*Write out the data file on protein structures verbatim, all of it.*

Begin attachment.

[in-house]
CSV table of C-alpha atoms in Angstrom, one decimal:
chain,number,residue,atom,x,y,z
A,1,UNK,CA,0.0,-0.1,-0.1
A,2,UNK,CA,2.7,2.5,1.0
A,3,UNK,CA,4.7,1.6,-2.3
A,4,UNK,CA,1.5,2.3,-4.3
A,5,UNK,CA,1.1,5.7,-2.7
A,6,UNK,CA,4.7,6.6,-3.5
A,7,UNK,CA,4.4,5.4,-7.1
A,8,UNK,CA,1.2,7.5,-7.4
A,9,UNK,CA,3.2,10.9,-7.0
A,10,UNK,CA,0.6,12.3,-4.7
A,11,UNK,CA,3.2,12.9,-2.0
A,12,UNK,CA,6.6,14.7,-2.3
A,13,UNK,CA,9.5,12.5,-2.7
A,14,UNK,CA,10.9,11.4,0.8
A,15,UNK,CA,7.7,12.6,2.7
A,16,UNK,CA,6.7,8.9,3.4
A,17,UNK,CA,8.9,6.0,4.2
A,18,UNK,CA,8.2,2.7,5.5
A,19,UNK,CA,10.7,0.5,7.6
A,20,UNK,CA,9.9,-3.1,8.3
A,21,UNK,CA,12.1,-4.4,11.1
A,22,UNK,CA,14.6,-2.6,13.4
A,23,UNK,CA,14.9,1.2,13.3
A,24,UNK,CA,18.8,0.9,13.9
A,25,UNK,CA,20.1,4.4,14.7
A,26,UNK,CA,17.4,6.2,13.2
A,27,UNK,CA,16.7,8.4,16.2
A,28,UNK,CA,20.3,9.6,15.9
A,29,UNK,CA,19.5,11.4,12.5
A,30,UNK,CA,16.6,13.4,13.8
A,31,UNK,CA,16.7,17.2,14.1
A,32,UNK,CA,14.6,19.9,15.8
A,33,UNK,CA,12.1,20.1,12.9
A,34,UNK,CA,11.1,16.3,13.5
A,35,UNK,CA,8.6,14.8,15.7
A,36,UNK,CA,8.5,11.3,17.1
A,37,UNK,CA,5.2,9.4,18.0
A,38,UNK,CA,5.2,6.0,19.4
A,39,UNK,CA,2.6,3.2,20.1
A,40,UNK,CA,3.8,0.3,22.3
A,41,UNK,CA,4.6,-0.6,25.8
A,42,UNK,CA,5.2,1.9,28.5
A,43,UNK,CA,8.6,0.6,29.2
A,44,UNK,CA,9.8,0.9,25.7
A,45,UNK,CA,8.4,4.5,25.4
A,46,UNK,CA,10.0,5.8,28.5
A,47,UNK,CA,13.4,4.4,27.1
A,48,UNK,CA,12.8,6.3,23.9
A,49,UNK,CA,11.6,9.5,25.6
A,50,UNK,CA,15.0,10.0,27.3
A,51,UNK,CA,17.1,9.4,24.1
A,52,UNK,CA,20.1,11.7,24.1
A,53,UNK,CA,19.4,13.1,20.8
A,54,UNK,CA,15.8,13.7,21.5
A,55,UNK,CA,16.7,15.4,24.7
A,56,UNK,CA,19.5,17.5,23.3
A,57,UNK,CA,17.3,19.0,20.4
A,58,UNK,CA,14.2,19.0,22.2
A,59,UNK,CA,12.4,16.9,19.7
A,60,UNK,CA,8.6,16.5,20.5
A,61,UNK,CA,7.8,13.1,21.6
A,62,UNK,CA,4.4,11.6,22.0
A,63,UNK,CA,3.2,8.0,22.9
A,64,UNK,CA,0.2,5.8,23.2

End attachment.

[in-house]
CSV table of C-alpha atoms in Angstrom, one decimal:
chain,number,residue,atom,x,y,z
A,1,UNK,CA,0.0,-0.1,-0.1
A,2,UNK,CA,2.7,2.5,1.0
A,3,UNK,CA,4.7,1.6,-2.3
A,4,UNK,CA,1.5,2.3,-4.3
A,5,UNK,CA,1.1,5.7,-2.7
A,6,UNK,CA,4.7,6.6,-3.5
A,7,UNK,CA,4.4,5.4,-7.1
A,8,UNK,CA,1.2,7.5,-7.4
A,9,UNK,CA,3.2,10.9,-7.0
A,10,UNK,CA,0.6,12.3,-4.7
A,11,UNK,CA,3.2,12.9,-2.0
A,12,UNK,CA,6.6,14.7,-2.3
A,13,UNK,CA,9.5,12.5,-2.7
A,14,UNK,CA,10.9,11.4,0.8
A,15,UNK,CA,7.7,12.6,2.7
A,16,UNK,CA,6.7,8.9,3.4
A,17,UNK,CA,8.9,6.0,4.2
A,18,UNK,CA,8.2,2.7,5.5
A,19,UNK,CA,10.7,0.5,7.6
A,20,UNK,CA,9.9,-3.1,8.3
A,21,UNK,CA,12.1,-4.4,11.1
A,22,UNK,CA,14.6,-2.6,13.4
A,23,UNK,CA,14.9,1.2,13.3
A,24,UNK,CA,18.8,0.9,13.9
A,25,UNK,CA,20.1,4.4,14.7
A,26,UNK,CA,17.4,6.2,13.2
A,27,UNK,CA,16.7,8.4,16.2
A,28,UNK,CA,20.3,9.6,15.9
A,29,UNK,CA,19.5,11.4,12.5
A,30,UNK,CA,16.6,13.4,13.8
A,31,UNK,CA,16.7,17.2,14.1
A,32,UNK,CA,14.6,19.9,15.8
A,33,UNK,CA,12.1,20.1,12.9
A,34,UNK,CA,11.1,16.3,13.5
A,35,UNK,CA,8.6,14.8,15.7
A,36,UNK,CA,8.5,11.3,17.1
A,37,UNK,CA,5.2,9.4,18.0
A,38,UNK,CA,5.2,6.0,19.4
A,39,UNK,CA,2.6,3.2,20.1
A,40,UNK,CA,3.8,0.3,22.3
A,41,UNK,CA,4.6,-0.6,25.8
A,42,UNK,CA,5.2,1.9,28.5
A,43,UNK,CA,8.6,0.6,29.2
A,44,UNK,CA,9.8,0.9,25.7
A,45,UNK,CA,8.4,4.5,25.4
A,46,UNK,CA,10.0,5.8,28.5
A,47,UNK,CA,13.4,4.4,27.1
A,48,UNK,CA,12.8,6.3,23.9
A,49,UNK,CA,11.6,9.5,25.6
A,50,UNK,CA,15.0,10.0,27.3
A,51,UNK,CA,17.1,9.4,24.1
A,52,UNK,CA,20.1,11.7,24.1
A,53,UNK,CA,19.4,13.1,20.8
A,54,UNK,CA,15.8,13.7,21.5
A,55,UNK,CA,16.7,15.4,24.7
A,56,UNK,CA,19.5,17.5,23.3
A,57,UNK,CA,17.3,19.0,20.4
A,58,UNK,CA,14.2,19.0,22.2
A,59,UNK,CA,12.4,16.9,19.7
A,60,UNK,CA,8.6,16.5,20.5
A,61,UNK,CA,7.8,13.1,21.6
A,62,UNK,CA,4.4,11.6,22.0
A,63,UNK,CA,3.2,8.0,22.9
A,64,UNK,CA,0.2,5.8,23.2